by Anders Ericsson and Robert Pool
read in Jun 2020
book info on goodreads
The key concept that Ericsson develops in this book is what he refers to deliberate practice. He distinguished deliberate practice from common practice as systematic and purposeful practice. Deliberate practice requires focused attention on the task at hand. Deliberate practice also requires clear and measurable goals one is working towards. Finally, deliberate practice requires immediate feedback so that one can track one’s progress towards the set goal. In other words, it is key for deliberate practice to work to break down a larger task into small actions with clear goals that one can see improvement on. Ericsson suggests that a trainer or mentor is capable of assisting with all three of these principles by steering one’s attention, setting goals and providing feedback.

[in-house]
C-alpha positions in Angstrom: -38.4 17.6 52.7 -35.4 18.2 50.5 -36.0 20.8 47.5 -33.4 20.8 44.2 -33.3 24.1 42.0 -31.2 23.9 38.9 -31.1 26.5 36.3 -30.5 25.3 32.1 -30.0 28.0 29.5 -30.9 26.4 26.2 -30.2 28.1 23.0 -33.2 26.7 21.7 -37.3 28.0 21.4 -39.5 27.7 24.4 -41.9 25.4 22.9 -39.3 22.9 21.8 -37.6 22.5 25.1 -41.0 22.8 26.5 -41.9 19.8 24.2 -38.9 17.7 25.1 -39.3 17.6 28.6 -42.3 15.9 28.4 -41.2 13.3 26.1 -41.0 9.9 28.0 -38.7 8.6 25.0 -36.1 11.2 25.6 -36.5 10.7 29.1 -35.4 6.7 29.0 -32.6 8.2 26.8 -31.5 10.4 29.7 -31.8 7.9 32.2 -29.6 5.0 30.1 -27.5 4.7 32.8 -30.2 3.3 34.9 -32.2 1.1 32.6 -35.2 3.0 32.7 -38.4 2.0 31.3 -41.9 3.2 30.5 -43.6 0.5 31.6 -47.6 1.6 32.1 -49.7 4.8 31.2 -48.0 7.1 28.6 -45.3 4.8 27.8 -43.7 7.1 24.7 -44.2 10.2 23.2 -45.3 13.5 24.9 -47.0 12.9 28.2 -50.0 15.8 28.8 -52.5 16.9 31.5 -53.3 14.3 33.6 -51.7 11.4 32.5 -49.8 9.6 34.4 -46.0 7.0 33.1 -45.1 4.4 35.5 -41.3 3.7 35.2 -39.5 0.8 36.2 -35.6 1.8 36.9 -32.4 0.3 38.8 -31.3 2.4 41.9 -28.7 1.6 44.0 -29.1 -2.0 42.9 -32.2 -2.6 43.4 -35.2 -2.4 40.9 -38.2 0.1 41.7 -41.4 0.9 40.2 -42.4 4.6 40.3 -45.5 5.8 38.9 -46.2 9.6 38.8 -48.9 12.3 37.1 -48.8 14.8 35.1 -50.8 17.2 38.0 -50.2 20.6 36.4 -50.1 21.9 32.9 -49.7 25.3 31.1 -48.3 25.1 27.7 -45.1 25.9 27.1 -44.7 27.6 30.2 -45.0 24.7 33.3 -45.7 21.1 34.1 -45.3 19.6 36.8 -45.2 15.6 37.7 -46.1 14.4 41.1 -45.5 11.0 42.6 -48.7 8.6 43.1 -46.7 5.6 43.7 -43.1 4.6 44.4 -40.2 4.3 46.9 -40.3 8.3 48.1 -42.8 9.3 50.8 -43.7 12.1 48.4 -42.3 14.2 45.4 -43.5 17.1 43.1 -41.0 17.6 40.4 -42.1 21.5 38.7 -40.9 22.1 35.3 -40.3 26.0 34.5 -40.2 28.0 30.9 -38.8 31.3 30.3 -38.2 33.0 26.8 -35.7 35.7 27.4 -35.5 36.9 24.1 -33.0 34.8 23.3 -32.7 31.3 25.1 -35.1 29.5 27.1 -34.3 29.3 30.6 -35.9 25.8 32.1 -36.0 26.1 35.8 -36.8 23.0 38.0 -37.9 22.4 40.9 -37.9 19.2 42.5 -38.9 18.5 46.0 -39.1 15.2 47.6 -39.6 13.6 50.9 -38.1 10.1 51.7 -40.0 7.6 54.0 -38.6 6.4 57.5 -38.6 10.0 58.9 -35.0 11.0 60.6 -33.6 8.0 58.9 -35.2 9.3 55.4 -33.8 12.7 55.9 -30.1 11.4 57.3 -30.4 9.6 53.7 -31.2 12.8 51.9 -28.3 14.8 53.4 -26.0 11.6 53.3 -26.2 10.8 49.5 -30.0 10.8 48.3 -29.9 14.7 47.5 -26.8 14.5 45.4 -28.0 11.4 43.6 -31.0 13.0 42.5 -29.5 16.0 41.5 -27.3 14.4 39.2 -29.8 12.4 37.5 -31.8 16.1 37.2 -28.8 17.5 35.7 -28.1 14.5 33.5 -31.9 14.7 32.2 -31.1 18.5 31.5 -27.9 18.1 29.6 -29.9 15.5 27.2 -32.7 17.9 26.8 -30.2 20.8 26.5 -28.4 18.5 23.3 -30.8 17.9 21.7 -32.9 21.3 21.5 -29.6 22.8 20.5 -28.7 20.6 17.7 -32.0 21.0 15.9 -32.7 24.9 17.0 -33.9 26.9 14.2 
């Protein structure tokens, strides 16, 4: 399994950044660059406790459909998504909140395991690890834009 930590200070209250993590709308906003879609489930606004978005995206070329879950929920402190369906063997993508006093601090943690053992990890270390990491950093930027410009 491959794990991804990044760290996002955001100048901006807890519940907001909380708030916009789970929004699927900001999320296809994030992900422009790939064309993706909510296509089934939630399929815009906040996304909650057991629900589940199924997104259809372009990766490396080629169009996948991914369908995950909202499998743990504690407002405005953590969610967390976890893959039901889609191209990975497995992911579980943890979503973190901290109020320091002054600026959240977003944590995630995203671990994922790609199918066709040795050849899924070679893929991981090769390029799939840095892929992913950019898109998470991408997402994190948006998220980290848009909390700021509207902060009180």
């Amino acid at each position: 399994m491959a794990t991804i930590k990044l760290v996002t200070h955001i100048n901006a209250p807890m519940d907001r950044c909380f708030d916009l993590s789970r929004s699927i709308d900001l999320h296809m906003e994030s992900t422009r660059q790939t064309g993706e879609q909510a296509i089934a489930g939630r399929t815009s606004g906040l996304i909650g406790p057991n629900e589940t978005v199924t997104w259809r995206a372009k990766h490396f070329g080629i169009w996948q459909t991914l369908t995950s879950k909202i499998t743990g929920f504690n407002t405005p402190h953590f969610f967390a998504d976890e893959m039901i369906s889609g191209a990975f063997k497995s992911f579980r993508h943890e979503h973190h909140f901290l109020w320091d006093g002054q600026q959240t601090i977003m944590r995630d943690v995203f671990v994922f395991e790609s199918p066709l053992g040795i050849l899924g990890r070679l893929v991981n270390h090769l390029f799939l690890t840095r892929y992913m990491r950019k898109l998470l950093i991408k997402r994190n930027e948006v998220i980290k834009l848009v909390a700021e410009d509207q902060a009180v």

However, Ericsson also provides examples of how can practice deliberately without a trainer. He draws from Benjamin Franklin’s autobiography and shows how he has developed deliberate practice techniques to become better at writing.
While students that follow a common practice routine also see improvement over time, they most certainly hit a plateau at some point from which on they will not improve any further. A deliberate practice routine can help overcome such plateaus. For instance, Ericsson argues that expert performers such as avantgarde scientists who push the boundaries of their fields follow the same or similar practice routine that brought them to the edge of their field in the first place. Innovation in scientific or other fields is a long, slow and iterative process or deliberate practice.